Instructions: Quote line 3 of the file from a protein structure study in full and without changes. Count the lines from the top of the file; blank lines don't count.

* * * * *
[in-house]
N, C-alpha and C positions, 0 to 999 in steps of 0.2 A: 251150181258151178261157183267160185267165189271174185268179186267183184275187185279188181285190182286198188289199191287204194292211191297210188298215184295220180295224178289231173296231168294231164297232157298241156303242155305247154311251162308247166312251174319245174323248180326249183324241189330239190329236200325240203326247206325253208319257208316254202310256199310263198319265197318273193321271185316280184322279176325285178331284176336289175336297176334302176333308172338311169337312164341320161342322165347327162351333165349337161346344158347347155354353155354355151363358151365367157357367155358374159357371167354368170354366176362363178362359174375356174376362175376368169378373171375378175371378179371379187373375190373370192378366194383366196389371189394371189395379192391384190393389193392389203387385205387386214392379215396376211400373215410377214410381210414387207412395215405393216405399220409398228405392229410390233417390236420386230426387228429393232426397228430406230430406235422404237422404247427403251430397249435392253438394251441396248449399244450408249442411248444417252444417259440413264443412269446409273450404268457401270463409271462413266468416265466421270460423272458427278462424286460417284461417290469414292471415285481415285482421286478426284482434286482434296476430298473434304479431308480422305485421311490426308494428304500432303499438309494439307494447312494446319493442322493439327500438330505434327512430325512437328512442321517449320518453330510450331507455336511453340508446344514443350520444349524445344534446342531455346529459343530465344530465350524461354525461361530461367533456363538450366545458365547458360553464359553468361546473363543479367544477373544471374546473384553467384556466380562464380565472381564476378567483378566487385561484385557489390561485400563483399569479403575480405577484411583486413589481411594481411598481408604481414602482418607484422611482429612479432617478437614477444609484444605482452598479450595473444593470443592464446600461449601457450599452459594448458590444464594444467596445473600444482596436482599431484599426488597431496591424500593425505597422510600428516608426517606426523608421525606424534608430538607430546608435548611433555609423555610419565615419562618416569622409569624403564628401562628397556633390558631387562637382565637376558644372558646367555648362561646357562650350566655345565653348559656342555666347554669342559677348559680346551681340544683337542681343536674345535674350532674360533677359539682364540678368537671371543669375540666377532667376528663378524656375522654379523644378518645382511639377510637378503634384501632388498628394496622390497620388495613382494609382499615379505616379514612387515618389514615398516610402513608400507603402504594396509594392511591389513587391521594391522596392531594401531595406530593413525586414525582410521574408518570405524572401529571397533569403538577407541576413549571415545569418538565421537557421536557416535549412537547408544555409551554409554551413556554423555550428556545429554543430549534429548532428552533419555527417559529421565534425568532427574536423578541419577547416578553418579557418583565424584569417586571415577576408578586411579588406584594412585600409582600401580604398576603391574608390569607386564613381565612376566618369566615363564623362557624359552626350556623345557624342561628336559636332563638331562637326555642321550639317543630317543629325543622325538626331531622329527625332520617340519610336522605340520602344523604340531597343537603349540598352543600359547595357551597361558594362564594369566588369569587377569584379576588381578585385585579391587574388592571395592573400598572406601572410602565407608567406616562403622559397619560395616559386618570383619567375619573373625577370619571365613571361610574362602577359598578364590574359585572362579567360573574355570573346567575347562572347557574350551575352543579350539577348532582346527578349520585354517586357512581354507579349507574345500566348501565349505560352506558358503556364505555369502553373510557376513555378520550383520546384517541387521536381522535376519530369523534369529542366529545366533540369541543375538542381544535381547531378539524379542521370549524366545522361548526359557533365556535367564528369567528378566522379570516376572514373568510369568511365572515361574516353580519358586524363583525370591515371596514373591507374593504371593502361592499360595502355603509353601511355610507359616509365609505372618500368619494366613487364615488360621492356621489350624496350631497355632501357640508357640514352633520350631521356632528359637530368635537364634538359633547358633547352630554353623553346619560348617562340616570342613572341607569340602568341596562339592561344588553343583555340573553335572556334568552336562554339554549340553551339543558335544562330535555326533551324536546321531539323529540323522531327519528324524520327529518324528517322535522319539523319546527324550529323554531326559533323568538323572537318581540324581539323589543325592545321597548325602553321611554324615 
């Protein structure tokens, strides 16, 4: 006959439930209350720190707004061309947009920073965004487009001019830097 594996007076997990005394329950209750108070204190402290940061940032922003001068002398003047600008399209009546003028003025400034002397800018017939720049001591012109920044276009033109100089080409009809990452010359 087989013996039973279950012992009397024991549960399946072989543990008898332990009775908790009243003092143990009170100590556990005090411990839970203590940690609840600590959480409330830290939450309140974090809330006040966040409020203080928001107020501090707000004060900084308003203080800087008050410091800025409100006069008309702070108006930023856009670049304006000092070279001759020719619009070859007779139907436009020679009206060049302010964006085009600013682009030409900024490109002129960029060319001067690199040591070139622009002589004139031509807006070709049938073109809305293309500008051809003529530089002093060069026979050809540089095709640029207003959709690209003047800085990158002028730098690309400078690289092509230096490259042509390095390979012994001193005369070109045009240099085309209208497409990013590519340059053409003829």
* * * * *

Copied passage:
């Protein structure tokens, strides 16, 4: 006959439930209350720190707004061309947009920073965004487009001019830097 594996007076997990005394329950209750108070204190402290940061940032922003001068002398003047600008399209009546003028003025400034002397800018017939720049001591012109920044276009033109100089080409009809990452010359 087989013996039973279950012992009397024991549960399946072989543990008898332990009775908790009243003092143990009170100590556990005090411990839970203590940690609840600590959480409330830290939450309140974090809330006040966040409020203080928001107020501090707000004060900084308003203080800087008050410091800025409100006069008309702070108006930023856009670049304006000092070279001759020719619009070859007779139907436009020679009206060049302010964006085009600013682009030409900024490109002129960029060319001067690199040591070139622009002589004139031509807006070709049938073109809305293309500008051809003529530089002093060069026979050809540089095709640029207003959709690209003047800085990158002028730098690309400078690289092509230096490259042509390095390979012994001193005369070109045009240099085309209208497409990013590519340059053409003829």